26th May 2021
The Scottish Forum recently held a joint event in partnership with Scottish Environment LINK, which sought to answer the question, “What are the top 5 opportunities for Scotland's land based natural capital in the context of a green recovery?” The rationale for the event was captured neatly by a quote from Dieter Helm, formerly Chair of the Natural Capital Committee, who said, “I struggle to think of anywhere in the world where natural capital is more important to the economy than it is in Scotland.” This notion was underlined by a recent report by SRUC, which found Scotland’s natural economy to be worth £29 billion per annum, over one fifth of Scotland’s entire economic output. With approximately one third of the UK land mass, Scotland’s natural capital can be an area of comparative advantage. We wanted this event to provide some pointers as to where these advantages might lie.
The event was structured around the three Sustainable Development Goal (SDG) themes, ‘Biosphere’, ‘Economy’ and ‘Society’, with our five panellists each outlining a corresponding opportunity, and also some of the barriers to realising the opportunity.
We were delighted to host a distinguished panel, with a broad range of experience across different sectors, composed of Jo Pike, Chief Executive, Scottish Wildlife Trust & Deputy Chair, Scottish Forum, Deborah Long, Chief Officer at Scottish Environment LINK, Hannah Whyte, Executive, at Green Investment Group, Alan Thornburrow, Director for Scotland, Business in the Community, and Professor Wayne Powell, Chief Executive of Scotland's Rural College. The event was chaired by Professor Colin Campbell, from James Hutton Institute.
A Q&A from our 80 plus audience then followed, in which we attempted to discuss and refine the opportunities further. Post-event, the job was to finalise the opportunities and to create “enabling actions” based on the barriers. It was important too, to collate the questions from, and discussions among, our audience, with the final aim to produce an infographic that captured the event outcomes.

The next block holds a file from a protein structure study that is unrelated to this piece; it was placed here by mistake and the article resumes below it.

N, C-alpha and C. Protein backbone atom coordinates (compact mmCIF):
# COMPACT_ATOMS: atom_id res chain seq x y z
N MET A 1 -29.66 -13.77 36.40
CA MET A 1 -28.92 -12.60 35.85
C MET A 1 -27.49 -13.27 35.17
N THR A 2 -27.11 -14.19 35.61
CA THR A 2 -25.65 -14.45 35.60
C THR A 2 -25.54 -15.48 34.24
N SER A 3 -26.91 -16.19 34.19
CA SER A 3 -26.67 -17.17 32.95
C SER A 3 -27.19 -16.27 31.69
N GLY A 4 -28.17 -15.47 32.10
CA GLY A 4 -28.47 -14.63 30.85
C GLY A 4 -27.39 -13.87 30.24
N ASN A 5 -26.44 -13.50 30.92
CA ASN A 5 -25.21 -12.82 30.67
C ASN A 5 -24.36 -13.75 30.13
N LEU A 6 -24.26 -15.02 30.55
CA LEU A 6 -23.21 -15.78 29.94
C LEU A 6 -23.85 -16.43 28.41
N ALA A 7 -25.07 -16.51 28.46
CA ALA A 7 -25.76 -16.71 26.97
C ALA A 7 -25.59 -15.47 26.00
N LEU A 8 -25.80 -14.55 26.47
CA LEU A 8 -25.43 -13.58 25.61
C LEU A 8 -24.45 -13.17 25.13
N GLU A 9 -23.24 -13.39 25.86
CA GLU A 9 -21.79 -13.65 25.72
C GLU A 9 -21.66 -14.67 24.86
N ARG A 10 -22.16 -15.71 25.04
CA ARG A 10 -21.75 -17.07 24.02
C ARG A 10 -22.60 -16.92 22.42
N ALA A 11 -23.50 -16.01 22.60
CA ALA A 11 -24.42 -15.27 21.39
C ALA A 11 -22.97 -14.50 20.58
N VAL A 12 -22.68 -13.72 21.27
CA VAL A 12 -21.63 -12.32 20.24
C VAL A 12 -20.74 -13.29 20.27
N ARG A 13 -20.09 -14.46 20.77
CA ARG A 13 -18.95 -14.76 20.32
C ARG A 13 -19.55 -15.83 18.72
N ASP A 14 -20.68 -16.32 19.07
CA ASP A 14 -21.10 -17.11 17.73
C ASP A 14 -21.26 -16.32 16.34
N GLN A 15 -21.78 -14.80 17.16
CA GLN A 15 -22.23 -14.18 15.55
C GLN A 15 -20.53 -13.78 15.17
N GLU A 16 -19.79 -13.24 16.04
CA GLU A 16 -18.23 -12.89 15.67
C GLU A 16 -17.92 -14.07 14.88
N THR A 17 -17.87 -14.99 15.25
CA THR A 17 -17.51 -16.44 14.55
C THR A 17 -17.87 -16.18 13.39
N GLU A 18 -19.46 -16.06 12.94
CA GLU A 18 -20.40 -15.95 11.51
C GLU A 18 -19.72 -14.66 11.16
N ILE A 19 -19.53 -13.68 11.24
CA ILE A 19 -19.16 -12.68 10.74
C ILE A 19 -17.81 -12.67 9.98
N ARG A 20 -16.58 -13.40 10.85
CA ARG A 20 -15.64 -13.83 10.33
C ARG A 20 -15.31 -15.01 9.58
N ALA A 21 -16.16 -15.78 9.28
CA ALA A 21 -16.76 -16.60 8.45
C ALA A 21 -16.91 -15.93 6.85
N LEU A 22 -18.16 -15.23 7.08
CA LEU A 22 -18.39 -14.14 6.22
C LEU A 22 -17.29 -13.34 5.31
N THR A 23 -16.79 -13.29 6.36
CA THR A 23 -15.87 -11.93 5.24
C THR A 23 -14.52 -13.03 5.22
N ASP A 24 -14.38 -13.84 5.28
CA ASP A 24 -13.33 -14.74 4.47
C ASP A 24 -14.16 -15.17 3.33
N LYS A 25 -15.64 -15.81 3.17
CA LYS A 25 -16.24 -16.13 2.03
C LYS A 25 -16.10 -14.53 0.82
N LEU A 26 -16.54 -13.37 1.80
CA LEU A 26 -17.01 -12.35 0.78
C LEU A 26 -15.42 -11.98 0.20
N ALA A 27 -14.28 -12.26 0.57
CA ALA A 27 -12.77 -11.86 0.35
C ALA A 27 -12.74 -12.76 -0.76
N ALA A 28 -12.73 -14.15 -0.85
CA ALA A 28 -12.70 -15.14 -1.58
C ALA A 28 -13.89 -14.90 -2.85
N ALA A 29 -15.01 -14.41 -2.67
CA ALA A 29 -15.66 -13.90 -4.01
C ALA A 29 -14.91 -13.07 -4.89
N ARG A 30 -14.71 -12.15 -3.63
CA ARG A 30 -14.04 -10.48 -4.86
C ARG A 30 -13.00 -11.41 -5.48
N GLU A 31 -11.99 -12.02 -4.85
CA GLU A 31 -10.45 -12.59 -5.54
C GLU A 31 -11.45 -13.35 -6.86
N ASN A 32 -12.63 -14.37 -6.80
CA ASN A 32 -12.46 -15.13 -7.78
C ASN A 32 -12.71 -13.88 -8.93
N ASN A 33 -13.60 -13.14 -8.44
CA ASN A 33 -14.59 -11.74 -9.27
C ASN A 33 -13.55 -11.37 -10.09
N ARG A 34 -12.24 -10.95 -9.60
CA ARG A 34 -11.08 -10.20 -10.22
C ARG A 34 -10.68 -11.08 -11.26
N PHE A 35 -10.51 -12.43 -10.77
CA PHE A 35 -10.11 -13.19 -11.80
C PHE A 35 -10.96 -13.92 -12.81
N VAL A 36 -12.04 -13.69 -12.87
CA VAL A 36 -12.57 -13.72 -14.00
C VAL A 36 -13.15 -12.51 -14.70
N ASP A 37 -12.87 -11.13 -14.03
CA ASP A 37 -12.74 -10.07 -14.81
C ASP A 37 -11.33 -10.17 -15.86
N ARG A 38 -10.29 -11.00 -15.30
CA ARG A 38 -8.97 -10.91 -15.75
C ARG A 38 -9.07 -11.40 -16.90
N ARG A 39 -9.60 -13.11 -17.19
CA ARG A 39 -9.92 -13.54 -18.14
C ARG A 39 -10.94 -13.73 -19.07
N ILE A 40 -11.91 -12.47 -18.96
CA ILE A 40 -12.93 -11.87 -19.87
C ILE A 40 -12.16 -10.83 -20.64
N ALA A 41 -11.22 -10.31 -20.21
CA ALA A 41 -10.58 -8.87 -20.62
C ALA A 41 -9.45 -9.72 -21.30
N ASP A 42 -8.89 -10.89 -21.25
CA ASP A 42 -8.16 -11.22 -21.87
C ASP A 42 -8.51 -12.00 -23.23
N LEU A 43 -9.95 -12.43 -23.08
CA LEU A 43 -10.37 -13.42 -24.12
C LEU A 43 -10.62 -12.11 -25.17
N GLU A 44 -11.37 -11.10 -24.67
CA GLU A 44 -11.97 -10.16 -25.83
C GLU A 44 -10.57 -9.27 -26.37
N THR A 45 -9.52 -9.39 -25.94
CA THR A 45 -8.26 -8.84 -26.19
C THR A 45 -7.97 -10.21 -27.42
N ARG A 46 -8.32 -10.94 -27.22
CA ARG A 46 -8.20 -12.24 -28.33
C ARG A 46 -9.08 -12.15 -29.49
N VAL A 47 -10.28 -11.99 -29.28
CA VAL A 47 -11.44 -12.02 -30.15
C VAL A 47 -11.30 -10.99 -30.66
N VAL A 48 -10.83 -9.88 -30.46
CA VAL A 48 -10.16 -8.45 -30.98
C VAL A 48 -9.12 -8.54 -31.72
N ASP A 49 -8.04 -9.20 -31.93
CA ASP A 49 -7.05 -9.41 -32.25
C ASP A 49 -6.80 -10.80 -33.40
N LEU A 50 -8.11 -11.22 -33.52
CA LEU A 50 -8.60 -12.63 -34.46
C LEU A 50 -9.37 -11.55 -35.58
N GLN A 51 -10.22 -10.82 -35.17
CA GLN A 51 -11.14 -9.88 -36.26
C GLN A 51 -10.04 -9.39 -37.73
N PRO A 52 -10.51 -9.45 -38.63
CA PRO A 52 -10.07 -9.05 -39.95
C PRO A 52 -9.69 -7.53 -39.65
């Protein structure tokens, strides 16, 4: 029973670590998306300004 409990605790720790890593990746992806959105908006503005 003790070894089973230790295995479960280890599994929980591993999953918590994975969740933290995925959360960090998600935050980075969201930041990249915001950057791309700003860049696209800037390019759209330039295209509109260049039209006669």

Building on audience feedback
As one of our panellists described it, this was a ‘pleasing exam question’, which was borne out by high levels of engagement we received before, during, and after the event. The importance of “storytelling” was one key message we took from both panellists and attendees when engaging all audiences, and we wanted the infographic to reflect this.
Starting at the Ice Age, a “Timeline for our Future”, tells the story of Scotland’s natural capital within a world-wide environmental context, winding through the industrial revolution to the present day. It is in the present day where we have our opportunities, which in turn lead to enabling actions and end with important future dates, whether near, such as COP 15 and COP 26, or more distant, but hugely significant, such as the Scottish Government’s net zero emission target by 2045. These final parts of the story are yet to be told, and will depend on our ability to take advantage of the opportunities that currently lie before us.
A second recurring discussion point centred on socio-economically disadvantaged communities, and the potential to deliver multiple benefits through greater engagement with nature, by working in partnership with these communities. As a consequence, we decided the five opportunities should become six, and so “Communities connected to nature with reduced health inequalities” can be seen as a second priority within the “Society” SDG theme. (please see graphic)
A final key piece of feedback centred on the importance of the recent Dasgupta report. A key principle from Dasgupta is that the economy and society are embedded within nature, rather than natural world an economic externality. As such, the “Economy” and “Society” and be seen to flow from the “Biosphere”, and this is also a nod to the Stockholm “wedding cake” graphic, which was an an important influence.
We want this infographic to help inform thinking and influence discussions around where Scotland’s greatest opportunities lie in terms of its land-based natural capital. The infographic is now a free-to-use jpeg, png, pdf, gif, which we would encourage members of the Scottish Forum to share, for use in documents or presentations between now and the end of the year. We hope that stakeholders from across the private, voluntary and public sectors will find it useful in the context of both a green recovery, and twin environmental emergencies.